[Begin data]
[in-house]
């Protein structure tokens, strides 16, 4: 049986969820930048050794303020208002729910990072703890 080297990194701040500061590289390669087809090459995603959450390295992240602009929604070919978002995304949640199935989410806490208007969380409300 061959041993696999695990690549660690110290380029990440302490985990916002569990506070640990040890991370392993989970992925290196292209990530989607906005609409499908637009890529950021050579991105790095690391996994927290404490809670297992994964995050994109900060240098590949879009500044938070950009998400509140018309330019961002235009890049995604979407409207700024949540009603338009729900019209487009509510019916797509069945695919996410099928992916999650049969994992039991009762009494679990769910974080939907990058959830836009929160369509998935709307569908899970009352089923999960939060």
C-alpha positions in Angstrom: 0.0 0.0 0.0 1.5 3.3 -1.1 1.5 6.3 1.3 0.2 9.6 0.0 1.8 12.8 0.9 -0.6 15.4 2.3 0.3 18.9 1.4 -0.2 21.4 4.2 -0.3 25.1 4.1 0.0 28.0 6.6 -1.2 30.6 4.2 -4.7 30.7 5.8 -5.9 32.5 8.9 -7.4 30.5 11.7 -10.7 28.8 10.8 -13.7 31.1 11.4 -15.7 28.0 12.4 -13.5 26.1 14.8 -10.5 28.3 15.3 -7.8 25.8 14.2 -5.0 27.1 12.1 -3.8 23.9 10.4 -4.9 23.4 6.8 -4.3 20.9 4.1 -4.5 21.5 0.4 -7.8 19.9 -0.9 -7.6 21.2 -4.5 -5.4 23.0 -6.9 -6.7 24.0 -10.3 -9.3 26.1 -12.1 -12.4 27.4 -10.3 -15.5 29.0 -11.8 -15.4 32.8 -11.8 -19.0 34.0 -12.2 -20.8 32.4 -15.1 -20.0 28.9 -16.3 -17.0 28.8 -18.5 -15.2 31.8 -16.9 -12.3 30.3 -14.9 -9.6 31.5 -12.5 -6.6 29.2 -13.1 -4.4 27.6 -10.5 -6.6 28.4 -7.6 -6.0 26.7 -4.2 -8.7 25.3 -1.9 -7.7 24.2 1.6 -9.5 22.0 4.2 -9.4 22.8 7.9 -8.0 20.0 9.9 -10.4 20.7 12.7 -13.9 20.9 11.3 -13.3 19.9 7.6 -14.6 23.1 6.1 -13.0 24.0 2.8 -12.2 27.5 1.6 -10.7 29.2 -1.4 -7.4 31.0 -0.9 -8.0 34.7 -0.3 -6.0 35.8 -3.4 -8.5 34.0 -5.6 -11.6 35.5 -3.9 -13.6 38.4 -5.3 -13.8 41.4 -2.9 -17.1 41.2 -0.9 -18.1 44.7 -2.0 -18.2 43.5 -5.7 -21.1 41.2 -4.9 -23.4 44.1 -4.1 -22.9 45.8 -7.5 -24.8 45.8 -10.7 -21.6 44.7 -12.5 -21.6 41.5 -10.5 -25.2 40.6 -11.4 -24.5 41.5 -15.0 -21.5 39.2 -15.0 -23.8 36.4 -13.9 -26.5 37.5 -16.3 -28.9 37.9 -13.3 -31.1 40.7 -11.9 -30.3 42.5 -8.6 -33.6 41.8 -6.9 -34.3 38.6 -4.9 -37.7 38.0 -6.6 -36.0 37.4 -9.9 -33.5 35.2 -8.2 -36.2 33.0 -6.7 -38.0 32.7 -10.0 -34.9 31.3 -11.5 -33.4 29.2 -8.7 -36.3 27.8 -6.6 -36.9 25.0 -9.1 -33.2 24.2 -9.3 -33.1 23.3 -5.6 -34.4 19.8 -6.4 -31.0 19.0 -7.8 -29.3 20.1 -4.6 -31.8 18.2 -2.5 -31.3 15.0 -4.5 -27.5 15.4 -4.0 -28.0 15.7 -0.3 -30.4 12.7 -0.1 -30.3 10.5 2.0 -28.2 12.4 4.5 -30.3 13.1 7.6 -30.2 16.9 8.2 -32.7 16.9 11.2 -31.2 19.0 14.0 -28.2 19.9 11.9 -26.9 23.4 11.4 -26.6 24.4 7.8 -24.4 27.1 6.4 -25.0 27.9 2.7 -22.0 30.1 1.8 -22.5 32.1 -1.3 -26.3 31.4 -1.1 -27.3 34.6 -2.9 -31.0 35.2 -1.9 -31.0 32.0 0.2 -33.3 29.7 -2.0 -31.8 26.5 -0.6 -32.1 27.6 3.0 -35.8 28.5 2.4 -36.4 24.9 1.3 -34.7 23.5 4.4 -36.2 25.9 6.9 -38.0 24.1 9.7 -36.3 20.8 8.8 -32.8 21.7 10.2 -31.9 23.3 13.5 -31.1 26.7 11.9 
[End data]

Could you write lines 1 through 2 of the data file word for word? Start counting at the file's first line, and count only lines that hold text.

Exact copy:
[in-house]
């Protein structure tokens, strides 16, 4: 049986969820930048050794303020208002729910990072703890 080297990194701040500061590289390669087809090459995603959450390295992240602009929604070919978002995304949640199935989410806490208007969380409300 061959041993696999695990690549660690110290380029990440302490985990916002569990506070640990040890991370392993989970992925290196292209990530989607906005609409499908637009890529950021050579991105790095690391996994927290404490809670297992994964995050994109900060240098590949879009500044938070950009998400509140018309330019961002235009890049995604979407409207700024949540009603338009729900019209487009509510019916797509069945695919996410099928992916999650049969994992039991009762009494679990769910974080939907990058959830836009929160369509998935709307569908899970009352089923999960939060």